Does Biden’s OSHA Vaccination Mandate Exceed Federal Authority?

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On Nov. 12, a federal appeals court suspended (pdf) the Occupational Safety and Health Administration (OSHA) order fining businesses with 100 or more employees for each employee unvaccinated against COVID-19. This is one of three vaccination mandates issued by the administration of President Joe Biden.

This case will likely go to the Supreme Court. The legal issues include at least the following:

  • Does the mandate exceed the enumerated (listed) powers the Constitution grants to the federal government?
  • Assuming the Supreme Court believes the statute authorizing OSHA is constitutional (which I don’t believe but the justices almost certainly do), did OSHA exceed its authority under the statute? This contains several sub-issues, including how much authority Congress may delegate to administrative agencies.
  • Does the mandate deny individuals due process of law, in violation of the 5th Amendment? This question is not based on the true meaning of “due process,” but on the Supreme Court’s modern case law creating rights of privacy, autonomy, and bodily integrity.

The federal appeals court opinion touches on all three of these issues, although the part most relevant to due process doesn’t actually mention the phrase “due process.”

It would require a short book to analyze these issues in detail. So this essay focuses only on the first: Does the mandate exceed the enumerated powers the Constitution grants the federal government? And what are the chances the Supreme Court will strike down the mandate on that basis?

Reader alert: The discussion below gets technical.

It’s an axiom of American constitutional law—to which the Supreme Court at least gives lip service—that federal officers and entities have only the authority the Constitution grants them. Congress created and authorized OSHA, so the agency can’t exceed the powers the Constitution grants Congress.

In defending the mandate, the U.S. Department of Justice will argue that at least two constitutional provisions justify it. The first is the Commerce Clause:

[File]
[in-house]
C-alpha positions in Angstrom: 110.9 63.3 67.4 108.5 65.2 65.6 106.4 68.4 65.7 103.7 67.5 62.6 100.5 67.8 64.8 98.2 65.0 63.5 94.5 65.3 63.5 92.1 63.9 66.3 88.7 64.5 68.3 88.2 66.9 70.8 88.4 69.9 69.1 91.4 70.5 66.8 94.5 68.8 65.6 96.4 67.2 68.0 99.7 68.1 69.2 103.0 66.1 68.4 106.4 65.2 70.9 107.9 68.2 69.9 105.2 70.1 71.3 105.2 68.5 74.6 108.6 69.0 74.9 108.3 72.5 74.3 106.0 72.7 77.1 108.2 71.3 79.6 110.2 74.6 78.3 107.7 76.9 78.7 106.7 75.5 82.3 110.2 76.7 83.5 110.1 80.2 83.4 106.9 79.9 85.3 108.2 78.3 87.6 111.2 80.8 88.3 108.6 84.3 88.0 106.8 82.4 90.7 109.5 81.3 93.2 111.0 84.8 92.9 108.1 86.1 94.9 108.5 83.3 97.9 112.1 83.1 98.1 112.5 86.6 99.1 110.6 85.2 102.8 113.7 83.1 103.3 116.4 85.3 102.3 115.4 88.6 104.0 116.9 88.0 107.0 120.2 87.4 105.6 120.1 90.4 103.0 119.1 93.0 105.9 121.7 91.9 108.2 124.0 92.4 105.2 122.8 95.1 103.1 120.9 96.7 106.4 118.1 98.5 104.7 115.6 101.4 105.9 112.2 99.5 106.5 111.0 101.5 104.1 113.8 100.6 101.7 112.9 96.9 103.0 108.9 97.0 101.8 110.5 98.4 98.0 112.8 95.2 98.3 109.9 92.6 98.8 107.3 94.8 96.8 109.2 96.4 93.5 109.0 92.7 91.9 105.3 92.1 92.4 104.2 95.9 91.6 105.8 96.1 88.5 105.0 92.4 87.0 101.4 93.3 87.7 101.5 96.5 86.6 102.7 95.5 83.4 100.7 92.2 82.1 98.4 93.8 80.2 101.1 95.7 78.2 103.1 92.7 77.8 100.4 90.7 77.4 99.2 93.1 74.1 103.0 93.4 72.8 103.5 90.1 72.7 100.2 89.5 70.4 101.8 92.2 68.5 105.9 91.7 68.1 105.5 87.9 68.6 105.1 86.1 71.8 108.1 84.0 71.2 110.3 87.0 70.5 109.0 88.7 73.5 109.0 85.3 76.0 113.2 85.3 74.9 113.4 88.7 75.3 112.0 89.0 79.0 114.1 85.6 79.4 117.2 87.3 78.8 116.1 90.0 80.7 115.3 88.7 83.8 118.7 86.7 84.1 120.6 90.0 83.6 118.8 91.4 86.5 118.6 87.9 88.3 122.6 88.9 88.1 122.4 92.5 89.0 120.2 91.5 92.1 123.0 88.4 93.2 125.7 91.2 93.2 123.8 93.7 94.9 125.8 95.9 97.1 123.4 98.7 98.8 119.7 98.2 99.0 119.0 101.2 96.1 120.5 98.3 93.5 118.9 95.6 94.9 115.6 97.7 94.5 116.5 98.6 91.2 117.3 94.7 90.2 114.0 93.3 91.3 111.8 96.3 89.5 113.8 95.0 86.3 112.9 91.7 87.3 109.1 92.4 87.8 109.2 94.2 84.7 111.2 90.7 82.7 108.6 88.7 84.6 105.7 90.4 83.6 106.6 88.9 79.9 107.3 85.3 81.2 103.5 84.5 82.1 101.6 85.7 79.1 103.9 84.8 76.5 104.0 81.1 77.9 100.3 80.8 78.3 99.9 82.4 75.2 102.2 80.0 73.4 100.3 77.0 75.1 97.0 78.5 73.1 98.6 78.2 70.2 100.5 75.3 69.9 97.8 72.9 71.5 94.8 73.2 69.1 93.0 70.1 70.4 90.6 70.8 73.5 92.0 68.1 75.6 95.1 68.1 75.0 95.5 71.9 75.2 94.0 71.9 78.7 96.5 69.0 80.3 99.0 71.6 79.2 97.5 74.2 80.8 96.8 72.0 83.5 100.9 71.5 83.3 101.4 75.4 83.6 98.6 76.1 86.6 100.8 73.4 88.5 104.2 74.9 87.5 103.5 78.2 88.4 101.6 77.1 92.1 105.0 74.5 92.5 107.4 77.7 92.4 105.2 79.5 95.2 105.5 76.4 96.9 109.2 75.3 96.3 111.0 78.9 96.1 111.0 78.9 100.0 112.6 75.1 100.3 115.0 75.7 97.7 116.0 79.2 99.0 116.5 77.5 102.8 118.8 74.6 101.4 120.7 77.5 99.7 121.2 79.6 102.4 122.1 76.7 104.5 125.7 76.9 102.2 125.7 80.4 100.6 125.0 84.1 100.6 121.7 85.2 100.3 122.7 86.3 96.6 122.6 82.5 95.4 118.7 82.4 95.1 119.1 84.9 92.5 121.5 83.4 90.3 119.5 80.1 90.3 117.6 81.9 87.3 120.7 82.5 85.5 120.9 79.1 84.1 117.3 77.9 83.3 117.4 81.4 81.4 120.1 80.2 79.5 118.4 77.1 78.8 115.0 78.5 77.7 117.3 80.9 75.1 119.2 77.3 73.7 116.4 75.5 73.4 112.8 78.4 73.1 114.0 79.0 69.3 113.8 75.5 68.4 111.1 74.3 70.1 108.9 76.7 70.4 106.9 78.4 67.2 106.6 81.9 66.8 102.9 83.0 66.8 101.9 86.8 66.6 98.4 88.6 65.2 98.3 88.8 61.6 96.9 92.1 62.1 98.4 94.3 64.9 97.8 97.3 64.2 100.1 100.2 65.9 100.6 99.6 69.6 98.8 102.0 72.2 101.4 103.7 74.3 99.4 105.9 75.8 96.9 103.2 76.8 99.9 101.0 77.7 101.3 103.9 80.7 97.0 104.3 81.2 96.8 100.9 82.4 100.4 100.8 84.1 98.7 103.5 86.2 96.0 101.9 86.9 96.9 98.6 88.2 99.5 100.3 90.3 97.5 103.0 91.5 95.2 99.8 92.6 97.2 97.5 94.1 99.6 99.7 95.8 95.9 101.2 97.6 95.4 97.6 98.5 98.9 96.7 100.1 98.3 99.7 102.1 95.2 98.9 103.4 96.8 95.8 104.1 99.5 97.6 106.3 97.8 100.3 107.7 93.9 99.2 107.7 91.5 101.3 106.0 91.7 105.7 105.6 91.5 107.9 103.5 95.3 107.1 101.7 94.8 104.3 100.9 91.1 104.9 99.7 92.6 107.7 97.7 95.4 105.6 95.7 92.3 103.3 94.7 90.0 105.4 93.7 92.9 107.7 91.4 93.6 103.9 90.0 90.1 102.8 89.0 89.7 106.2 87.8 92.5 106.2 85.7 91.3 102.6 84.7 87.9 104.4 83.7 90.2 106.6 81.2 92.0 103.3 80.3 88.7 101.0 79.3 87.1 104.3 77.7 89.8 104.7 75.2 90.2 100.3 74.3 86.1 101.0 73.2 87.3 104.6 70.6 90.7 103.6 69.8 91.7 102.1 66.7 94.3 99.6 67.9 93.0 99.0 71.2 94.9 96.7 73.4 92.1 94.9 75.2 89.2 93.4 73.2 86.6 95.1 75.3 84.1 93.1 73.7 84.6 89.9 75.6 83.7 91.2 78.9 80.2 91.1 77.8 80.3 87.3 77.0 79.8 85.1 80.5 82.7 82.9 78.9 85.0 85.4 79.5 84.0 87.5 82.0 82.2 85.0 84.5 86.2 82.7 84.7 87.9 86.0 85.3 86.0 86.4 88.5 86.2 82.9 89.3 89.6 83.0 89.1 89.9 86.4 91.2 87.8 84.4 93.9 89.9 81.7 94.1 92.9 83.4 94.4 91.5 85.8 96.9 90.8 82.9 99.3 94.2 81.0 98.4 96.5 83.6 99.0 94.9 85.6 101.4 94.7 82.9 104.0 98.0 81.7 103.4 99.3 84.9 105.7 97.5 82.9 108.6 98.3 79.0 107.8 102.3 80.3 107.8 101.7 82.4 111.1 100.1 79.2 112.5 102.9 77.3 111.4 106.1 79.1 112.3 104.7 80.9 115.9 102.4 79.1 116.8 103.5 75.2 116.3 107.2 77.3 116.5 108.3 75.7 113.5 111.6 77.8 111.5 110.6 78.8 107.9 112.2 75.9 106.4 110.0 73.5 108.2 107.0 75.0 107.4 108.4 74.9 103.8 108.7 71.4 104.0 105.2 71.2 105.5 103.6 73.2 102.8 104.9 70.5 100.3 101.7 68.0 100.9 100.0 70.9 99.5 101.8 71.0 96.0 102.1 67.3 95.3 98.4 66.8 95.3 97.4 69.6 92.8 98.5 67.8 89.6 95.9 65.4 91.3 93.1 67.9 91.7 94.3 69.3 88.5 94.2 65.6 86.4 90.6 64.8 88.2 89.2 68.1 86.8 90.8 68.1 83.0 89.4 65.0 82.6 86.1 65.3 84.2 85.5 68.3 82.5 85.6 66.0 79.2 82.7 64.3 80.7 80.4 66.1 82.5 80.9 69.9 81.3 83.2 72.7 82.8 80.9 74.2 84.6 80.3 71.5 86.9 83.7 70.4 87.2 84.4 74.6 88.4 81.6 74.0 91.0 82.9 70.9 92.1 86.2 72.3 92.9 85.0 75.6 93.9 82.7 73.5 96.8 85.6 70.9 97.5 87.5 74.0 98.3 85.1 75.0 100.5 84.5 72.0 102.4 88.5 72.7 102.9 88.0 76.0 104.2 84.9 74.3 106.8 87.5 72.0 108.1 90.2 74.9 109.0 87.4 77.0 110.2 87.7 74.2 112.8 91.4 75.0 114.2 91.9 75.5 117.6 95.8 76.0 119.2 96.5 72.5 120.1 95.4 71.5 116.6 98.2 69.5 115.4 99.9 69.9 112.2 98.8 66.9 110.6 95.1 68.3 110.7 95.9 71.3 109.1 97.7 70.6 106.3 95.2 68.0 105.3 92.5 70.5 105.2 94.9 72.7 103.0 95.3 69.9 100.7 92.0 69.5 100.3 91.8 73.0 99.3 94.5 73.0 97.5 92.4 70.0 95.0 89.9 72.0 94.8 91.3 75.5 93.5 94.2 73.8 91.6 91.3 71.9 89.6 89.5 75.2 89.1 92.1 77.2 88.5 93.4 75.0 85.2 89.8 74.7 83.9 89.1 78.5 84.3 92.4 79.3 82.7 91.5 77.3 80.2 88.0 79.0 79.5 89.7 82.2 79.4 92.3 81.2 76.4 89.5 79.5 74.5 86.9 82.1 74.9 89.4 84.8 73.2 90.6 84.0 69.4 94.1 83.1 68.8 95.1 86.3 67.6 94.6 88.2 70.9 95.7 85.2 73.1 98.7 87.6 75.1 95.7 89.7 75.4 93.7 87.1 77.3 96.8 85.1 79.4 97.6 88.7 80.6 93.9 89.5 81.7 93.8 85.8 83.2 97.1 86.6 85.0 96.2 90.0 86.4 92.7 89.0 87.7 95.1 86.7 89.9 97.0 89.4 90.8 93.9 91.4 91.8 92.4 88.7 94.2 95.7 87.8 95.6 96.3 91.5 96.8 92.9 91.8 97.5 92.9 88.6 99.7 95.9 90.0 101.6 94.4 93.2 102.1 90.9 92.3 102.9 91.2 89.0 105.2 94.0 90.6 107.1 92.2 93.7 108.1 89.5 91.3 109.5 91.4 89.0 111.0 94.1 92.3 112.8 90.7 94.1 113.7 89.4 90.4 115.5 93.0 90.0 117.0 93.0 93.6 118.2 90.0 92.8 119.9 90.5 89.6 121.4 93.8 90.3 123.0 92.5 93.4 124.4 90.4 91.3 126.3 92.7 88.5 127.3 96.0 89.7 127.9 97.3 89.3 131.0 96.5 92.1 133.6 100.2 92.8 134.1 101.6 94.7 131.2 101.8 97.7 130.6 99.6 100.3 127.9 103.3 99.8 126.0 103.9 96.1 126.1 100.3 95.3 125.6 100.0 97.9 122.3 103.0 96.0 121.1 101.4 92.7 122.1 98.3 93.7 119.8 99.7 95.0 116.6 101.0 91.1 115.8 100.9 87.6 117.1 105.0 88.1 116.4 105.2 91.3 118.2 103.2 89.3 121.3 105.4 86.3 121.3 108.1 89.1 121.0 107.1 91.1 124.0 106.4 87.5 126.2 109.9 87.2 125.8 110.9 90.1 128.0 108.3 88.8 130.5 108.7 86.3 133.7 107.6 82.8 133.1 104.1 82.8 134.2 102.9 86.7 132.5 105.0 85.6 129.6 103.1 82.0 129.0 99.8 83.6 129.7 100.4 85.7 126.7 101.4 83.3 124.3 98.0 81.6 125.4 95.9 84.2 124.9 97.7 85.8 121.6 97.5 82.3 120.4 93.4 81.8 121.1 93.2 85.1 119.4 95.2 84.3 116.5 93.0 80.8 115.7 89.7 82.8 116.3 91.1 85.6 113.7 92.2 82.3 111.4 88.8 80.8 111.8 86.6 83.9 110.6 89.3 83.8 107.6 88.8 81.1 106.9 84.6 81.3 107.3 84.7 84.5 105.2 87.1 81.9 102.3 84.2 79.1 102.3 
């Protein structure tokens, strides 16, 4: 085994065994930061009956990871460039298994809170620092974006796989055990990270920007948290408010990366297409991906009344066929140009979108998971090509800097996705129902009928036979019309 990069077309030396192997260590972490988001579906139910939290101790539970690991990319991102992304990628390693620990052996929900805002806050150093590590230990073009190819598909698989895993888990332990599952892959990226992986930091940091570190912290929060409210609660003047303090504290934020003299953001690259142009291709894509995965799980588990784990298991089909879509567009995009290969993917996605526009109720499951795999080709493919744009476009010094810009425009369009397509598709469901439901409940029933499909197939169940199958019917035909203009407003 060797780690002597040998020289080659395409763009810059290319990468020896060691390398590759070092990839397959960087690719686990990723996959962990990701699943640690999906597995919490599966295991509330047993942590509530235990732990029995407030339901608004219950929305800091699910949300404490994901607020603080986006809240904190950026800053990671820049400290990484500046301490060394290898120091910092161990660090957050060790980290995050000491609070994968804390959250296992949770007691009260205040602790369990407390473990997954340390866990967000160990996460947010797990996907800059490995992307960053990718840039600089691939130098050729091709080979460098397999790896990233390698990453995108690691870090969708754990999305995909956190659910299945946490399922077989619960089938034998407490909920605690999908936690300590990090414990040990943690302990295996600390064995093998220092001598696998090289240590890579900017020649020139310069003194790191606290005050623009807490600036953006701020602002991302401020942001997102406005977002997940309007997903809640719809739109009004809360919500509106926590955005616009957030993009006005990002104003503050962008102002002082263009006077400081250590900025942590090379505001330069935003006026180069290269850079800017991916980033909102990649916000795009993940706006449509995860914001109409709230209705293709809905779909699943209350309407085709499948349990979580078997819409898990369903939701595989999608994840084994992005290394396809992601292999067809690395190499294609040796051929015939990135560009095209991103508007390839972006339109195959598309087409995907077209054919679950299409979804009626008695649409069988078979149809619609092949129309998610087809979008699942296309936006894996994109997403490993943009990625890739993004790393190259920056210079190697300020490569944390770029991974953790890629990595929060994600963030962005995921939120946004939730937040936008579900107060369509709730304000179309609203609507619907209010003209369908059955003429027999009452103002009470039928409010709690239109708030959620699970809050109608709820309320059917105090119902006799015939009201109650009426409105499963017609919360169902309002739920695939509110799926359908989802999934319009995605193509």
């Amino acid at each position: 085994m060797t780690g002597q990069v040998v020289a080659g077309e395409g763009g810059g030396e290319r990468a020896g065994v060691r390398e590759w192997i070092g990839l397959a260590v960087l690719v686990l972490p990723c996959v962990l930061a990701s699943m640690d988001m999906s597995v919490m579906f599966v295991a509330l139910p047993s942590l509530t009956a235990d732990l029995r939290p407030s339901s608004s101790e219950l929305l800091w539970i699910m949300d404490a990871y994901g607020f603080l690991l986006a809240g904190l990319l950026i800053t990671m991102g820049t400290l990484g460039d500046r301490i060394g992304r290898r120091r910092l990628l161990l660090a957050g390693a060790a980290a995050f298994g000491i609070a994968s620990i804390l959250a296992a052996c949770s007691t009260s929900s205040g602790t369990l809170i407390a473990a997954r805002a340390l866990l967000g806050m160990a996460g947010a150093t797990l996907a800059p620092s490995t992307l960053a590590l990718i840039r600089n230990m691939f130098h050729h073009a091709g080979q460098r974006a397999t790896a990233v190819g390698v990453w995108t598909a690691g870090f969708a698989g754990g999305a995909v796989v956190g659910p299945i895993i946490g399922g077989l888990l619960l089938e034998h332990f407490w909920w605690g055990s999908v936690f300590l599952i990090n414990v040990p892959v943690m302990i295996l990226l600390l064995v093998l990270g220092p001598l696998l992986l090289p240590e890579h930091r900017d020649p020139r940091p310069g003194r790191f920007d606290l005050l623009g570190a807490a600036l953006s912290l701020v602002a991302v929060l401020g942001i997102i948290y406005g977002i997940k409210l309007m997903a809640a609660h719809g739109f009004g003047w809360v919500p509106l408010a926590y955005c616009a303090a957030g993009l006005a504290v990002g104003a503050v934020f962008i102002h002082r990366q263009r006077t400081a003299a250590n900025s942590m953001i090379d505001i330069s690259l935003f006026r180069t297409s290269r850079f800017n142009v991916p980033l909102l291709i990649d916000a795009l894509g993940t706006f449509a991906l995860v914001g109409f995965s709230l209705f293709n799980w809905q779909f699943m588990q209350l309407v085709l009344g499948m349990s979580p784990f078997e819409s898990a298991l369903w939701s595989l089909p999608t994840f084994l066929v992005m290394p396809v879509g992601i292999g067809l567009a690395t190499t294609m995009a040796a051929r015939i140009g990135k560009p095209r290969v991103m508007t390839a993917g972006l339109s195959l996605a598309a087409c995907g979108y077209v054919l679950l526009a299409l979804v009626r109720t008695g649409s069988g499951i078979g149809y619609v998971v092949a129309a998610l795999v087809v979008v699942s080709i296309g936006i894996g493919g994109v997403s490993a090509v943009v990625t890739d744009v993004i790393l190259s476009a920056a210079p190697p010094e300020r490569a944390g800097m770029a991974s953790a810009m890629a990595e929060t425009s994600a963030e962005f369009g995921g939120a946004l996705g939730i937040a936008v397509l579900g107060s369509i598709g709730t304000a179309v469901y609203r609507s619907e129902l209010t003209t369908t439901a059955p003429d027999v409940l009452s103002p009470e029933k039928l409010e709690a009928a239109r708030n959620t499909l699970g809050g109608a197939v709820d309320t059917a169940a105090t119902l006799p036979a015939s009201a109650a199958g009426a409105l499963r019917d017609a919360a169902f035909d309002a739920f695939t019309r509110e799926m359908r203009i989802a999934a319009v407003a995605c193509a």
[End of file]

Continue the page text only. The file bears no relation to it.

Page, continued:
“The Congress shall have Power … To regulate Commerce with foreign Nations, and among the several States, and with the Indian tribes ….” (Article I, Section 8, Clause 3)

The other is the Necessary and Proper Clause:

“The Congress shall have Power … To make all Laws which shall be necessary and proper for carrying into Execution the foregoing Powers ….” (Article I, Section 8, Clause 18).

When you put these two together and clean up the ellipses and archaic typography, you get the following:

The Congress shall have power (1) to regulate commerce with foreign nations, among the states, and with Indian tribes and (2) to make all laws which shall be necessary and proper for carrying that power into execution.

This is the Commerce Power (pdf).

Lawyers and courts (including the appeals court issuing the Nov. 12 stay) often refer to the Commerce Power as the Commerce Clause. But that is inexact. There are two components to the Commerce Power, and the Commerce Clause component is actually the less important one (pdf).

The Commerce Clause grants Congress authority to govern mercantile trade and various related activities, such as negotiable instruments, navigation, and marine insurance. But it excludes other economic activities such as manufacturing, agriculture, and mining, and it also excludes non-economic activities. Until 1944, “commerce” was understood to exclude most forms of insurance. But that year, the Supreme Court—in an extraordinarily specious decision (pdf)—reversed precedent and ruled that “commerce” encompassed insurance of all kinds (pdf).

By Rob Natelson

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